Commercially available activity-monitoring apps, Web sites, and wearable devices allow for easy self-management of health and wellness. This technology may be particularly helpful for older adults, who can improve their cognitive function through proper diet and exercise. Despite tracking monitors’ growing popularity and potential benefits, product designers rarely consider those over 65 to be a viable user group, and new human factors/ergonomics research indicates that the technology presents several usability challenges for this population.
“Many older adults have chronic conditions such as diabetes and hypertension that require them to self-manage their health,” said Kimberly Preusse, coauthor of “Activity Monitoring Technologies and Older Adult Users: Heuristic Analysis and Usability Assessment” and Georgia Tech engineering psychology graduate student. “Research has shown that they want to track their diet and exercise, but most don’t use activity-monitoring technologies to do so.”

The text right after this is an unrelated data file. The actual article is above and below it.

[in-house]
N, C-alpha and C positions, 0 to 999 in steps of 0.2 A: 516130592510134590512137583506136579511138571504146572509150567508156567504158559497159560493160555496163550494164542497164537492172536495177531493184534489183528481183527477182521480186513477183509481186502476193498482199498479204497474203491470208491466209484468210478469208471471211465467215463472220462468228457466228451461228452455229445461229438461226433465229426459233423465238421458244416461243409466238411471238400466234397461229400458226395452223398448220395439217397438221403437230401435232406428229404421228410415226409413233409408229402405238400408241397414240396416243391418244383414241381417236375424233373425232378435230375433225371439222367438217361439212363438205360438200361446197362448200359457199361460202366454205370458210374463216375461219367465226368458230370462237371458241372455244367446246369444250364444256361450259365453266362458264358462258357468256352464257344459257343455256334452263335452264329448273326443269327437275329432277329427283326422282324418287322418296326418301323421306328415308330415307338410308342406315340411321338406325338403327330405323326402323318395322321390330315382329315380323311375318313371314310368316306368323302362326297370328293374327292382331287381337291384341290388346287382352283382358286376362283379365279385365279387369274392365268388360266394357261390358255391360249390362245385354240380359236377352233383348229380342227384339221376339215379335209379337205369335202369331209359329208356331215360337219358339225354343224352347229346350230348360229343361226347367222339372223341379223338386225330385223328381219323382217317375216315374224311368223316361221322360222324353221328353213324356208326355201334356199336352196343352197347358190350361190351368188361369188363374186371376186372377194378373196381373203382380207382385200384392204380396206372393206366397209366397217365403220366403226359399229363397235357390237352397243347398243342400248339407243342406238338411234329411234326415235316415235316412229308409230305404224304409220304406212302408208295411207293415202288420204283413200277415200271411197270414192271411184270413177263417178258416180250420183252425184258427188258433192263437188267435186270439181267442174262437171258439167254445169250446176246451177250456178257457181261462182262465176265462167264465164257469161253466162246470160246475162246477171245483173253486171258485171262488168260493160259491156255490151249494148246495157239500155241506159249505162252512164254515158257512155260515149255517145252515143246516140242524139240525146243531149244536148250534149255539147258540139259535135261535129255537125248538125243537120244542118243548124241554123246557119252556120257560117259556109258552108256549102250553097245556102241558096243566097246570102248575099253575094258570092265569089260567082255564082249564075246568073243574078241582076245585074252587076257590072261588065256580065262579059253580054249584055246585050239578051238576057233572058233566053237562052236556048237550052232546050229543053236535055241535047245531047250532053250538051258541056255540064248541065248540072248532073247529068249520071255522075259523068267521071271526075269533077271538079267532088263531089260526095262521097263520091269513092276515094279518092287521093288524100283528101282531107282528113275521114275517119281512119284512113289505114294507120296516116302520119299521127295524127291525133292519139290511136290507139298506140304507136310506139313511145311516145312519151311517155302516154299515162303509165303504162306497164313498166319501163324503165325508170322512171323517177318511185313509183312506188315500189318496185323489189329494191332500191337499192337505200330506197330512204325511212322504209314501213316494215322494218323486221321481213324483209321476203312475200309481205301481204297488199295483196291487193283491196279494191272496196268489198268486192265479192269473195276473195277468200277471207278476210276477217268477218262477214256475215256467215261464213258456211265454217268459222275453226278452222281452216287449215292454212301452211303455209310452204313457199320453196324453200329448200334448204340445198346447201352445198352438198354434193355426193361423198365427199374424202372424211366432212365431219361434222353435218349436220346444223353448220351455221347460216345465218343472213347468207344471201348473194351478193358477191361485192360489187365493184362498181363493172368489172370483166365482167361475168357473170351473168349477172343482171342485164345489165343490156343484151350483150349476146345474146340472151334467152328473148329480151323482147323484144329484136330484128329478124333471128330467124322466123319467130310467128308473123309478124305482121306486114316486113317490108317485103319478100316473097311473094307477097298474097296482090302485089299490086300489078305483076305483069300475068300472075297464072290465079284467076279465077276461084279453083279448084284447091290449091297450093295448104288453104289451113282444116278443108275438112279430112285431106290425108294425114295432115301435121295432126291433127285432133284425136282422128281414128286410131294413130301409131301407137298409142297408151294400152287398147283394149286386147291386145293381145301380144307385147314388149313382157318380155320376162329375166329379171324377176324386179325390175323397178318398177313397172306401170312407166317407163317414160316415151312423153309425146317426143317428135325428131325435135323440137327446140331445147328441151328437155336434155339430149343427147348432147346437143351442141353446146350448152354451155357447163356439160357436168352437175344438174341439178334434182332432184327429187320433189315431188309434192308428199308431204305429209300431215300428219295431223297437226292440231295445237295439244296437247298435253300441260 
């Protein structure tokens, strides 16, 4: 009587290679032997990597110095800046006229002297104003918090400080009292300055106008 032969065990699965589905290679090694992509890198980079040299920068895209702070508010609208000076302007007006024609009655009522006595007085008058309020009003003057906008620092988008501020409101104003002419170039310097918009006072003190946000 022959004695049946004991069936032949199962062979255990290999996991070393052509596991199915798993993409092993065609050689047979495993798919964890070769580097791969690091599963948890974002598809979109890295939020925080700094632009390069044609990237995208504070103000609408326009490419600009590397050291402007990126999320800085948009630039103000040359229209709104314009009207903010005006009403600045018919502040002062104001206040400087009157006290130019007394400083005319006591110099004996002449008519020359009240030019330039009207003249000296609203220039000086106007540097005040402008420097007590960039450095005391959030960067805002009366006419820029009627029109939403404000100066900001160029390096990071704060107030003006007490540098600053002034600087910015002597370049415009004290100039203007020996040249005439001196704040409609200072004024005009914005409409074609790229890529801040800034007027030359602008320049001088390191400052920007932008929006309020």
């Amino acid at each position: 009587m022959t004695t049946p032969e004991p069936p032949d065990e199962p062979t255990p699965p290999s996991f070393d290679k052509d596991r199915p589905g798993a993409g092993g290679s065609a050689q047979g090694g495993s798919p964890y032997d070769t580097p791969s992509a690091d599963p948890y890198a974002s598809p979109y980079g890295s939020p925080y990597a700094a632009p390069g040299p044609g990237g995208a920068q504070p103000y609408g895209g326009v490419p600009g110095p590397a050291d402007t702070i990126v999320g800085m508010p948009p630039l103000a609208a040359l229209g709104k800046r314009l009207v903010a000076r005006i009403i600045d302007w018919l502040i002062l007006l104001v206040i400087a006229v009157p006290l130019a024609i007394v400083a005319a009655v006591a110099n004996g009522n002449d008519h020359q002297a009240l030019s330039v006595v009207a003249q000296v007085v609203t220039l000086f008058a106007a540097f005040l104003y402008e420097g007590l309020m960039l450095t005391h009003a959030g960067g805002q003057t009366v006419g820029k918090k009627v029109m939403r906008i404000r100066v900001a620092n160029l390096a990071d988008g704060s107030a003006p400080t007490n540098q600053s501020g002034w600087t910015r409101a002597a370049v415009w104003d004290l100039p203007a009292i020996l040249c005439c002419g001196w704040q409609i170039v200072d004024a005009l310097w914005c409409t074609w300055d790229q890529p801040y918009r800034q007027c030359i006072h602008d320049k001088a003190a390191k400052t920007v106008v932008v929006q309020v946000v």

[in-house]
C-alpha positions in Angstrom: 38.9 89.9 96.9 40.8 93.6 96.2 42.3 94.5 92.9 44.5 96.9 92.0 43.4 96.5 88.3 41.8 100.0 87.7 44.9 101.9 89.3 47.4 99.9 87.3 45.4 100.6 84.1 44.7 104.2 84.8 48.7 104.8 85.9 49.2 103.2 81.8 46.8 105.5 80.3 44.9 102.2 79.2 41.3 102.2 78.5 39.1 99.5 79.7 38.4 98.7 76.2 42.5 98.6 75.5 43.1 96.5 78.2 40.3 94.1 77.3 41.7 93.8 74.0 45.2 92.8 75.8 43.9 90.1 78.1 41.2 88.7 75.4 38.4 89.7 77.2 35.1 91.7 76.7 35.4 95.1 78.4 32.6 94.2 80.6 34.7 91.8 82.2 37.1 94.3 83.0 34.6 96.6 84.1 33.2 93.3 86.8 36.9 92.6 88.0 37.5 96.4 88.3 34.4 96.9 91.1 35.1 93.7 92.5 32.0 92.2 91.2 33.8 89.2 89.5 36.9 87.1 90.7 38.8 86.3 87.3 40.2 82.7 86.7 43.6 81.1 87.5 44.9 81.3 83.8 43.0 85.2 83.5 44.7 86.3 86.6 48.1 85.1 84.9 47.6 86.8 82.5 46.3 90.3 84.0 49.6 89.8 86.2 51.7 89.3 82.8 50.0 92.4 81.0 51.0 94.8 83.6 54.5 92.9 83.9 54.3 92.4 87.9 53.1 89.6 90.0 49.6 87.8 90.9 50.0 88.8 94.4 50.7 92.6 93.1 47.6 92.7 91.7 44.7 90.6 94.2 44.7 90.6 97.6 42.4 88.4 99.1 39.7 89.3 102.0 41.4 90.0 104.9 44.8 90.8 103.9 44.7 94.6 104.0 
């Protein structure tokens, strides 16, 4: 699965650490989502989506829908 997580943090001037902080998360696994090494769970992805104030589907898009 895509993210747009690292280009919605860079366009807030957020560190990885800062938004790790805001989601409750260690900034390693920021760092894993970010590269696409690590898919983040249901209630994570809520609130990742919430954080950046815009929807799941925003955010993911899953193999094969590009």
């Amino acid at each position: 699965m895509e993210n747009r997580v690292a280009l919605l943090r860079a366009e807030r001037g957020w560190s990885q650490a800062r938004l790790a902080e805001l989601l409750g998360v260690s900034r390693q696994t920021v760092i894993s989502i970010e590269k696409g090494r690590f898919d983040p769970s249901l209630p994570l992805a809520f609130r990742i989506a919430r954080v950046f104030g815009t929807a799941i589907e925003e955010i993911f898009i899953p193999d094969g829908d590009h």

“Activity-monitoring technologies can make tracking diet and exercise easier because they gather some data automatically and display trends over time,” said Preusse. “Companies should market their products directly to older adult users so that they understand how the technology can be beneficial in managing their health.”
Source: Medical News Today.
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